Motion blur can be used to create compelling action shots, but have you tried using it to bring movement to stationary scenes? In the following video, Bryan Peterson demonstrates three techniques for introducing movement into your photographs for beautiful abstract results:
After finding a colorful sculpture, Peterson takes a shot with his Nikon D800E. He’s using a 24-85mm lens here.
Introducing Vertical Motion Blur
To introduce motion into the next shot, Peterson stops down to f/22, which gives him a shutter speed of 1/6 of a second. He also sets his camera at the lowest ISO setting. While shooting the same tree from the previous picture, Peterson simply moves the camera up while the shutter is open:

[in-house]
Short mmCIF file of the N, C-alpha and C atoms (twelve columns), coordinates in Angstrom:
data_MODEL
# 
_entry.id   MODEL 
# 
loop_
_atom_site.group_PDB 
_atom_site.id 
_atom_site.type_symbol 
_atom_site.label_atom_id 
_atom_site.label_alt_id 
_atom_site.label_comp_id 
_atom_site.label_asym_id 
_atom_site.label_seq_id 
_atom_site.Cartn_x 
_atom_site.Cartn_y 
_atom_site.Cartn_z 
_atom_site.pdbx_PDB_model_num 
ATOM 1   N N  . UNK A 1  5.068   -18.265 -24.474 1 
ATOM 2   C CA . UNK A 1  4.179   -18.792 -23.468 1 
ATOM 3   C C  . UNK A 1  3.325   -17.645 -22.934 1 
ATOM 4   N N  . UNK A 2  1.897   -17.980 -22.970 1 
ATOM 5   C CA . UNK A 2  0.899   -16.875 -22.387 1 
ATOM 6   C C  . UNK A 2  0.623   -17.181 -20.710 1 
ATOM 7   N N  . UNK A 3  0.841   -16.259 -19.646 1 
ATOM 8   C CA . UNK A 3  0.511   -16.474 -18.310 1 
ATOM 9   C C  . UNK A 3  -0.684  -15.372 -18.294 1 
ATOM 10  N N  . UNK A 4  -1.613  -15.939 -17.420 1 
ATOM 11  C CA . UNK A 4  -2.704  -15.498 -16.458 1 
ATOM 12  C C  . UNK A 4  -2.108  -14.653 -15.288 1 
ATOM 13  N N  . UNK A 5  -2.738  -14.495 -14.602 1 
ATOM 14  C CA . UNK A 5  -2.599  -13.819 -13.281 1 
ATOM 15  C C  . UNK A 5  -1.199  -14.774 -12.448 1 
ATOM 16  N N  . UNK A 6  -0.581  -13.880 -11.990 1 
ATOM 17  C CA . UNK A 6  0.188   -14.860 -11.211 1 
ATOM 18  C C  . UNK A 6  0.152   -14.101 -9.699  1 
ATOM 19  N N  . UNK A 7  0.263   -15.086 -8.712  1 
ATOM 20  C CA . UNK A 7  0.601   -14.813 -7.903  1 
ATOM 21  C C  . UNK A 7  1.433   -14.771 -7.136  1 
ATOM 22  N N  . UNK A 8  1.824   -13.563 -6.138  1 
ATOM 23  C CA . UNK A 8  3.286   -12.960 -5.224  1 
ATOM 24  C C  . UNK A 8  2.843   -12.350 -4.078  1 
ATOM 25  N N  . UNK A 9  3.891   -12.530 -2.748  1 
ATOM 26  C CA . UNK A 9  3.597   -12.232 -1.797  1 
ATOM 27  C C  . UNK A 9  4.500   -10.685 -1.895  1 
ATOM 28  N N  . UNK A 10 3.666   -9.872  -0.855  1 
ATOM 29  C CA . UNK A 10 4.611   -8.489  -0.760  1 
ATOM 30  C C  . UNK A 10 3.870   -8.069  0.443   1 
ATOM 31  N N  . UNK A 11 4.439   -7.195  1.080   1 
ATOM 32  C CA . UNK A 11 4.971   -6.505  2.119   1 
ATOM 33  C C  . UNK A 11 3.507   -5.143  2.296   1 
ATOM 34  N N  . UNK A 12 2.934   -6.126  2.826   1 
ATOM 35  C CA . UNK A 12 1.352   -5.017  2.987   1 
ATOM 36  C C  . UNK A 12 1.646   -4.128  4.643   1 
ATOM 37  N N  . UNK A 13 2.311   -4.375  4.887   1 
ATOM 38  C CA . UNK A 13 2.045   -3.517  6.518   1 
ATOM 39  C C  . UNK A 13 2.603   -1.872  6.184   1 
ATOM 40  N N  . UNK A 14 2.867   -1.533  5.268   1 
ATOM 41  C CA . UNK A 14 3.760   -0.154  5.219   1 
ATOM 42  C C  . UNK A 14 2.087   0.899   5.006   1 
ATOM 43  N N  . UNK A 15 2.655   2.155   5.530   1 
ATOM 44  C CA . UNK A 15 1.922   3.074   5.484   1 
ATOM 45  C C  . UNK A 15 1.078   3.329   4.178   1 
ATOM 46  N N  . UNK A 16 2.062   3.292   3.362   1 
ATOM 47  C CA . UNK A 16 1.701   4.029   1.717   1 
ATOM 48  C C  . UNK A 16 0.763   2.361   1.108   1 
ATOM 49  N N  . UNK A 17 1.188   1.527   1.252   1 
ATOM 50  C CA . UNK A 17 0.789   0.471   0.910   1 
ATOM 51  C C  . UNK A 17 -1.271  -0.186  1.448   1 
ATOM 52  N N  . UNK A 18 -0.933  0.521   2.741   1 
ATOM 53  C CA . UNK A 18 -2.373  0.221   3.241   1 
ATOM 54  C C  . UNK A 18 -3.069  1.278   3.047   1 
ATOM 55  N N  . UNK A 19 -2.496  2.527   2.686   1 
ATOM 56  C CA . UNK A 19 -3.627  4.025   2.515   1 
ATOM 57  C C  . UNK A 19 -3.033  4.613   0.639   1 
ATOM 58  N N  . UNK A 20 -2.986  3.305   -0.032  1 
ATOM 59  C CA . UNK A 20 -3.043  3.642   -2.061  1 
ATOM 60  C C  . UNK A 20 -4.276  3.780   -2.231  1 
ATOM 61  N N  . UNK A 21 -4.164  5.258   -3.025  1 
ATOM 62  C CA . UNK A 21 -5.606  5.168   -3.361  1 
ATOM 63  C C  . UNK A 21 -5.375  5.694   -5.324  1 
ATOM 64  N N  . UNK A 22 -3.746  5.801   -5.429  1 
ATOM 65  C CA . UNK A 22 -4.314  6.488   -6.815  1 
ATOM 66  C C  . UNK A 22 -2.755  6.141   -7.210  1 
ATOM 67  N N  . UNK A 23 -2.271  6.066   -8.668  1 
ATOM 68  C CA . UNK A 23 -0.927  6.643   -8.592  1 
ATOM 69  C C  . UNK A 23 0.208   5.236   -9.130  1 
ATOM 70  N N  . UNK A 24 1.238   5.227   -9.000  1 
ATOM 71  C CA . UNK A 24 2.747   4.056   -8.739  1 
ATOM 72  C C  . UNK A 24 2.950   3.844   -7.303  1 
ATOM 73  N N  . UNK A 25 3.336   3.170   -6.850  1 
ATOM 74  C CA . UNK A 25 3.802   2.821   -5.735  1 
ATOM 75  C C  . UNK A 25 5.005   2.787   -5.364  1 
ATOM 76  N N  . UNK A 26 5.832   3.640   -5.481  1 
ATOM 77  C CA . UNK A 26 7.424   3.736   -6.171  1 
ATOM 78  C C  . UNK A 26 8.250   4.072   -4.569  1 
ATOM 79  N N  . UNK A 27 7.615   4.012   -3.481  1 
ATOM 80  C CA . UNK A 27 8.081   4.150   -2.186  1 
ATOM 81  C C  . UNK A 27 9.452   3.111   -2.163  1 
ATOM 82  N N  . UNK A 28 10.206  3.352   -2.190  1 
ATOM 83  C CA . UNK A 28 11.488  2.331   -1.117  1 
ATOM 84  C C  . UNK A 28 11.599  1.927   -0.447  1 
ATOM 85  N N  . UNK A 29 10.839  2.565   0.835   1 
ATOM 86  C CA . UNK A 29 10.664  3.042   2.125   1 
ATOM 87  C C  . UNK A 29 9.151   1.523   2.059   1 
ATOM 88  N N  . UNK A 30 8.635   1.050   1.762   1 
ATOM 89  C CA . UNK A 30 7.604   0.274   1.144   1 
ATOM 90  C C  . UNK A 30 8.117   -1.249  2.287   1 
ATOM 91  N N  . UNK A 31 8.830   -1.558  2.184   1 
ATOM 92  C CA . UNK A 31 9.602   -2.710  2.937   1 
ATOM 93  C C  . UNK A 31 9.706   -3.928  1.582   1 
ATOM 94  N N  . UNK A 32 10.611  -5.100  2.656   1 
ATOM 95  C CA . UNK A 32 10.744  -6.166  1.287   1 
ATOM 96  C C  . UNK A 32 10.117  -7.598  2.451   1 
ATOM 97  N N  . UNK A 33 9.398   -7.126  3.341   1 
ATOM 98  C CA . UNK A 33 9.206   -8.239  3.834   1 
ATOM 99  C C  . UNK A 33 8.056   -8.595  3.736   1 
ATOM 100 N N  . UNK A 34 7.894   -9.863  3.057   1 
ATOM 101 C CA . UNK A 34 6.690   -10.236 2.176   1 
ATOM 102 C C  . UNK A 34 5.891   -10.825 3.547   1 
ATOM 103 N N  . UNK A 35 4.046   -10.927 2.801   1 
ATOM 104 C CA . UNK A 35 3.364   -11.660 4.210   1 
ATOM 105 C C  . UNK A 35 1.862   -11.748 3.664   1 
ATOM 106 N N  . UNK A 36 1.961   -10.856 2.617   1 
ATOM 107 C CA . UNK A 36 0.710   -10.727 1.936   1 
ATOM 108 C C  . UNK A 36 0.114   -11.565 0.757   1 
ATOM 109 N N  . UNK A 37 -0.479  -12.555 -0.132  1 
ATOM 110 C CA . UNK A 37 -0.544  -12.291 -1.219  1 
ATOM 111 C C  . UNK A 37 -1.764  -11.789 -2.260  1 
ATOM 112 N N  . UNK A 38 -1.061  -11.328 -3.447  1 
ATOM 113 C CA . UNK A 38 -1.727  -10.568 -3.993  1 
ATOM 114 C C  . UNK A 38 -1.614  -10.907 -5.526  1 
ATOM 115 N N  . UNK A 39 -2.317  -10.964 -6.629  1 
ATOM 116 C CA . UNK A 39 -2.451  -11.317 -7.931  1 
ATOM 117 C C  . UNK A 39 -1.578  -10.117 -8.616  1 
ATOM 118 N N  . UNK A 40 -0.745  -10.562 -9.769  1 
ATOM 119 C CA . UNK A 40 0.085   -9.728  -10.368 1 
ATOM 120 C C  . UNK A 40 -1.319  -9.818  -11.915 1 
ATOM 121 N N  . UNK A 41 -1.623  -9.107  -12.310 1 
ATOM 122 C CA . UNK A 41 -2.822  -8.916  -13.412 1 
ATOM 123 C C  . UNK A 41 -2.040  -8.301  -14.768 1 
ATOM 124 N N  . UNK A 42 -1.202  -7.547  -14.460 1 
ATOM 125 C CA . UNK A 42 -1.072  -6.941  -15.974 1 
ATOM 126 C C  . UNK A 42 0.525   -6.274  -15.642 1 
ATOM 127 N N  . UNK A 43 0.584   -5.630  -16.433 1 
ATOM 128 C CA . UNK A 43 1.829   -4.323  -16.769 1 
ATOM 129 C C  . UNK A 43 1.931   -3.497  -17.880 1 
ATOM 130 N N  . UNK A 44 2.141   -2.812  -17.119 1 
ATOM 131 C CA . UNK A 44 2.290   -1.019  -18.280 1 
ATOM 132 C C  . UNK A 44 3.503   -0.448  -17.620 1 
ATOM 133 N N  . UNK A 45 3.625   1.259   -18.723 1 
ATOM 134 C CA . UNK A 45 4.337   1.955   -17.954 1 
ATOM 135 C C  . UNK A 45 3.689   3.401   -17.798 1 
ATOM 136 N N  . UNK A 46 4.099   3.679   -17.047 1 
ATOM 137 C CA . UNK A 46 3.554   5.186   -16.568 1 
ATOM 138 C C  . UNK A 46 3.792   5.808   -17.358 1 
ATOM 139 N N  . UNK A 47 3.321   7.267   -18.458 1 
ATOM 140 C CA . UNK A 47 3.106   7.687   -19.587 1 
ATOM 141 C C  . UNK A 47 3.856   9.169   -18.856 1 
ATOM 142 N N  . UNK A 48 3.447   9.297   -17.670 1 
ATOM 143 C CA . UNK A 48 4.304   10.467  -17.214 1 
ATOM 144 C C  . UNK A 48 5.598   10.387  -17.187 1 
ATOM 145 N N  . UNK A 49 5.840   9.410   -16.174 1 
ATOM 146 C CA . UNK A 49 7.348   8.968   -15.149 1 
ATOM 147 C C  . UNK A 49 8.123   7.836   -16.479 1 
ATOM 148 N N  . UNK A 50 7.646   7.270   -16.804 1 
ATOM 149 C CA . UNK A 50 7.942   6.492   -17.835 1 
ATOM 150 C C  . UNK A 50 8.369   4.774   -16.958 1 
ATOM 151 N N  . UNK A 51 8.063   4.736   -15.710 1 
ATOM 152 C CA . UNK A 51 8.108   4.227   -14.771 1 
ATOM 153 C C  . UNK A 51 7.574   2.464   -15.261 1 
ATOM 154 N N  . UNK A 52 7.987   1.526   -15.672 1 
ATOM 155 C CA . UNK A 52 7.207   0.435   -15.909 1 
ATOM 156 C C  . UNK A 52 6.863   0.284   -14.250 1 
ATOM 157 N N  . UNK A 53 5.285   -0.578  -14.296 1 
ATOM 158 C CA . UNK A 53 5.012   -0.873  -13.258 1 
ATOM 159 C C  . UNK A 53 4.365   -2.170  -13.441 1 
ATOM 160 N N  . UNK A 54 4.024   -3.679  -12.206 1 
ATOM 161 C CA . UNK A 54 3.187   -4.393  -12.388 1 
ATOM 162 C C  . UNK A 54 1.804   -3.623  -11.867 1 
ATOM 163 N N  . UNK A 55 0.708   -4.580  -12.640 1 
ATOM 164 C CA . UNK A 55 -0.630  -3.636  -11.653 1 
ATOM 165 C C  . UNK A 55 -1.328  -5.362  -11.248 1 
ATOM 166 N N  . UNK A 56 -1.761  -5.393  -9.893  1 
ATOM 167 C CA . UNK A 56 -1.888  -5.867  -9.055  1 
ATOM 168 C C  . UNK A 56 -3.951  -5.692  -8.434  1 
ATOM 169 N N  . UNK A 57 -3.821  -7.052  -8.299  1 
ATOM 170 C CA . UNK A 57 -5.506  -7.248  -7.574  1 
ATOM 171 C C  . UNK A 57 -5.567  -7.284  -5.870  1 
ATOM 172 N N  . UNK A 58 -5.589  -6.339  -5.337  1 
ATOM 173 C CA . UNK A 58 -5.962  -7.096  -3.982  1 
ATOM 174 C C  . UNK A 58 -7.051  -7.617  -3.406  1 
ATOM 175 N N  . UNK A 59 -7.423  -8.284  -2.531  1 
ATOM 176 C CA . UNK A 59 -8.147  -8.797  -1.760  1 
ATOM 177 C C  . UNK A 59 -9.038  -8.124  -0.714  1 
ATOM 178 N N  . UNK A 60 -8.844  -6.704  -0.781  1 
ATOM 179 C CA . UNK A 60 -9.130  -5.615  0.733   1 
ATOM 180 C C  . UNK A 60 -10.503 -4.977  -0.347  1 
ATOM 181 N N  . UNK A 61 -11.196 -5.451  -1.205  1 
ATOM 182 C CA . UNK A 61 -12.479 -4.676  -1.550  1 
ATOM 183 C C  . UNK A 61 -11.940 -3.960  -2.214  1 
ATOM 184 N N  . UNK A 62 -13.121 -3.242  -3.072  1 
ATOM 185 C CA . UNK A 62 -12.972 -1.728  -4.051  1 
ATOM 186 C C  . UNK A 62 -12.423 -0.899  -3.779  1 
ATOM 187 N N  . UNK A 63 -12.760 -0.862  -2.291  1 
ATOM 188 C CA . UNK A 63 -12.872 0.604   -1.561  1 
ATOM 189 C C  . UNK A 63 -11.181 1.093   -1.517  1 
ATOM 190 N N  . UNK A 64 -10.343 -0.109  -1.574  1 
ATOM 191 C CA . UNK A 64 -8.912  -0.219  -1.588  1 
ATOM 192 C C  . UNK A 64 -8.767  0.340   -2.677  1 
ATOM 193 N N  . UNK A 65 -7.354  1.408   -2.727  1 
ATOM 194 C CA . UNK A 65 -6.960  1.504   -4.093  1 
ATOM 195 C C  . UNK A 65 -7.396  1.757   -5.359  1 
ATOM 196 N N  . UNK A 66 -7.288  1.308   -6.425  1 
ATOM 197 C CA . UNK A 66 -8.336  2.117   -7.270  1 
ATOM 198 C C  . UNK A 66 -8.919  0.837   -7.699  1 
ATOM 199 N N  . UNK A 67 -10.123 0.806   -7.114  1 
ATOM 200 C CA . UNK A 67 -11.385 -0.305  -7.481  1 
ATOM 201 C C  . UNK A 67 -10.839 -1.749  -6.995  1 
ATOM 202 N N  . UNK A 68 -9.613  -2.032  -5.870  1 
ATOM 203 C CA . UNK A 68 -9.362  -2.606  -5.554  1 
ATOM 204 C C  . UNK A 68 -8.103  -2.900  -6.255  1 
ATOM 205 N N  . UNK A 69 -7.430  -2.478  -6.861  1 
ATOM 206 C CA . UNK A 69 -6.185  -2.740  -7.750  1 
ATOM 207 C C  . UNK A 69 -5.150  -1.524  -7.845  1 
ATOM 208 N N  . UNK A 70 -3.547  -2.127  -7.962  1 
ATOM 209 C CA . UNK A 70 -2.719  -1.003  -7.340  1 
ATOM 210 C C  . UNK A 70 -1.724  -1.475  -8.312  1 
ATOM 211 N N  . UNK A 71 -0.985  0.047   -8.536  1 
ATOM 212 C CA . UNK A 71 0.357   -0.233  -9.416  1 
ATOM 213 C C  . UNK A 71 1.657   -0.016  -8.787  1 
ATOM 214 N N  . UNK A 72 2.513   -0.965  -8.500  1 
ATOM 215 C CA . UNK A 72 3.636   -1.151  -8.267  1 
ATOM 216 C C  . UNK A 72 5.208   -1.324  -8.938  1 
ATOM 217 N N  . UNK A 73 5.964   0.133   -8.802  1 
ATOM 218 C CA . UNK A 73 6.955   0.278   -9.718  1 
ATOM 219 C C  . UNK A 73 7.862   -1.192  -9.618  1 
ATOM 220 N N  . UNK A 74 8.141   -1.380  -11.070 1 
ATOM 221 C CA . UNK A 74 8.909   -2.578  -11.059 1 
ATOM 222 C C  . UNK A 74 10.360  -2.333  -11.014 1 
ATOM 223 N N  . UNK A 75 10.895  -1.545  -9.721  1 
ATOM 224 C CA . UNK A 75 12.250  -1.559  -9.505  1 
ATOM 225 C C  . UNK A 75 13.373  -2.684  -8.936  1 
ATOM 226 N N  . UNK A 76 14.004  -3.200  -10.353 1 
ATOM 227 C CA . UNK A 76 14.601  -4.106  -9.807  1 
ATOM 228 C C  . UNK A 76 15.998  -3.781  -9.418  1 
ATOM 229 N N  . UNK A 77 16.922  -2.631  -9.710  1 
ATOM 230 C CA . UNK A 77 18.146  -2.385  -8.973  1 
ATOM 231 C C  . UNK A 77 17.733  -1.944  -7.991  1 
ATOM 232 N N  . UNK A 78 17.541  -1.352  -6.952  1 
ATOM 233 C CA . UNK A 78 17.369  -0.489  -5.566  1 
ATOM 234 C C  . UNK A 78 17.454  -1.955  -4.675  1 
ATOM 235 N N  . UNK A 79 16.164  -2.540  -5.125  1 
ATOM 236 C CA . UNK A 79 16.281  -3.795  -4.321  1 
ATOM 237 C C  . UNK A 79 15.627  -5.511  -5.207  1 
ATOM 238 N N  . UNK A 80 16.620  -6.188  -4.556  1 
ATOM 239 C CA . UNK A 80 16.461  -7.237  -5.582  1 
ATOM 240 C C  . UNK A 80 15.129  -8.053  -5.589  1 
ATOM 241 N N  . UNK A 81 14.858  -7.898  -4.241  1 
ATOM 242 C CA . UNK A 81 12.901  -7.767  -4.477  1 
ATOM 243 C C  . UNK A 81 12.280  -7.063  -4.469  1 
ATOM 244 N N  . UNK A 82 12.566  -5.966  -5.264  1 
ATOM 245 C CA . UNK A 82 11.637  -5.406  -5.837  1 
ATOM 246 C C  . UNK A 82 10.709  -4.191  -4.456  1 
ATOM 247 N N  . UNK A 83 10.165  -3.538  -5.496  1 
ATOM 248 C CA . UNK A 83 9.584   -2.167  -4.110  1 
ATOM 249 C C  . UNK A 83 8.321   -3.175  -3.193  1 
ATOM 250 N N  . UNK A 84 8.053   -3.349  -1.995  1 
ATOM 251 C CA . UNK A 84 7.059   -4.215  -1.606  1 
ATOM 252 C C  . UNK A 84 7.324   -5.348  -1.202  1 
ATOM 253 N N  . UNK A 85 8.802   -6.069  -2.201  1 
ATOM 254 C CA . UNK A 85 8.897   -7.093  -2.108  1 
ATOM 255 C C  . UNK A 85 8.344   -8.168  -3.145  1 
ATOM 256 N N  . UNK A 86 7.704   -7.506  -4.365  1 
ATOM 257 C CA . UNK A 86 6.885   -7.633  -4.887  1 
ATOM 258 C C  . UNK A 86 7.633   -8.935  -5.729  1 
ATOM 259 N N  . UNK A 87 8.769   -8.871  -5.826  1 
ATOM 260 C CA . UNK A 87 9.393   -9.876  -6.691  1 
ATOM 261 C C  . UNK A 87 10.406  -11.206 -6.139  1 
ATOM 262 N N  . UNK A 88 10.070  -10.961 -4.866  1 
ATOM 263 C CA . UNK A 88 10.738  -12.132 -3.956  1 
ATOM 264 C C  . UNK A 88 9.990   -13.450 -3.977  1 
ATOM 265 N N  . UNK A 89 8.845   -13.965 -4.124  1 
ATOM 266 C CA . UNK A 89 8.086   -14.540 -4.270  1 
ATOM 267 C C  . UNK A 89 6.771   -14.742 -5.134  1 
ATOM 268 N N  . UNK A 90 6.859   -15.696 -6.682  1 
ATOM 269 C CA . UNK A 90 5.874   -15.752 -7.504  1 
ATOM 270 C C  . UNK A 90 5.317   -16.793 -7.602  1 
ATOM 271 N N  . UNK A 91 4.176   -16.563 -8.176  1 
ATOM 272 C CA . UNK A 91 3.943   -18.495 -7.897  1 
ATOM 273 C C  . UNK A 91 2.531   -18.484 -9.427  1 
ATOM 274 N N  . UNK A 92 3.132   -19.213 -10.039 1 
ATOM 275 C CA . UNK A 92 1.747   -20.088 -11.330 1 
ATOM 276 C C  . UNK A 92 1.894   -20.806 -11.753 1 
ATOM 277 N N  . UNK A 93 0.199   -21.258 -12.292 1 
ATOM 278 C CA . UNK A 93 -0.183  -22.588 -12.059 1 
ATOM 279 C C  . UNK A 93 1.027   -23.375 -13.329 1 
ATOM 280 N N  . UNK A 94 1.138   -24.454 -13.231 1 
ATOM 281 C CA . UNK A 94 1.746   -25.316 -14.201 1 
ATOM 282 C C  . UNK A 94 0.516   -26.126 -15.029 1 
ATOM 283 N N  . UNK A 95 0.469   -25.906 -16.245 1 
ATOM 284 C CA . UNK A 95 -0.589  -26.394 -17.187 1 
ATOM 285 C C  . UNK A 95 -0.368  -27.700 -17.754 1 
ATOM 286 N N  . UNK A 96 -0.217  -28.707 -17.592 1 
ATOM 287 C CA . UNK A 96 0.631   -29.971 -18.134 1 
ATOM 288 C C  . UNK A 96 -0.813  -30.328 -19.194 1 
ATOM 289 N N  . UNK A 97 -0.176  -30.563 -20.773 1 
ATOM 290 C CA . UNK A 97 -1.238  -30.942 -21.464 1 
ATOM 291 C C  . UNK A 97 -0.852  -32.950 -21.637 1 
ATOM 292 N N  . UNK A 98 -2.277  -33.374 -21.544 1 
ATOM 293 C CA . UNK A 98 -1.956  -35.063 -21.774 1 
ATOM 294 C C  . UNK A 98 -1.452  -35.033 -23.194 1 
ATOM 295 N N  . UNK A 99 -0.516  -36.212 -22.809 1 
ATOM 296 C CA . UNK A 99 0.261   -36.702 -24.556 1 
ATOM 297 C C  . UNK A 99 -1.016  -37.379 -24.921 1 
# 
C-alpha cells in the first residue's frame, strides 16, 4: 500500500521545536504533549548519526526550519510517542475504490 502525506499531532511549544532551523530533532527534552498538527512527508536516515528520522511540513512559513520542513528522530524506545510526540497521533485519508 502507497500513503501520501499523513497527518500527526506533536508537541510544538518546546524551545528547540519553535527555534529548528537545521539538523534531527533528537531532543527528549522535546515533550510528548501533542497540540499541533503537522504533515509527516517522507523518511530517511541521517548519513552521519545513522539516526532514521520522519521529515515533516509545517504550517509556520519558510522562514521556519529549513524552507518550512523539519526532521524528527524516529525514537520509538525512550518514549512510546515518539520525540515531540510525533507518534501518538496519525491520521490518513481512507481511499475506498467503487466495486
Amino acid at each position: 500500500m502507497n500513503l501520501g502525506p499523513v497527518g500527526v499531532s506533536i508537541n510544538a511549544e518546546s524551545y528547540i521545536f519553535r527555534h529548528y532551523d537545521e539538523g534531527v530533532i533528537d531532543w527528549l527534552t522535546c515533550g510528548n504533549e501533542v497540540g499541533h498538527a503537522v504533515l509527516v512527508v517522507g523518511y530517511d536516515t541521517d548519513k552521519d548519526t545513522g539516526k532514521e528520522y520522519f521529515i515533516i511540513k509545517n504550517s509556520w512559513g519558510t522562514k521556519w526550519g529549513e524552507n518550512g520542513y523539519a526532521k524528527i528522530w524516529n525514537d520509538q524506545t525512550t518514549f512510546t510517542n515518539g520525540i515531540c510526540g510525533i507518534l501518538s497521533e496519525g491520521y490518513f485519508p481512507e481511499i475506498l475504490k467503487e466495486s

Physically moving the camera in a vertical direction creates even motion blur that works well with the vertically oriented background.
In the next technique, Peterson simply frames the shot, and zooms in with his lens while the shutter is open.
This creates an interesting swirl as the lens moves.
Twisting the Camera
Peterson created a swirl by moving the lens in the previous shot, and for the third technique, he creates a circular motion blur by twisting the camera body back and forth in front of the subject.
You’ll have to move quickly for most of these techniques, so be sure to hold on to your camera!
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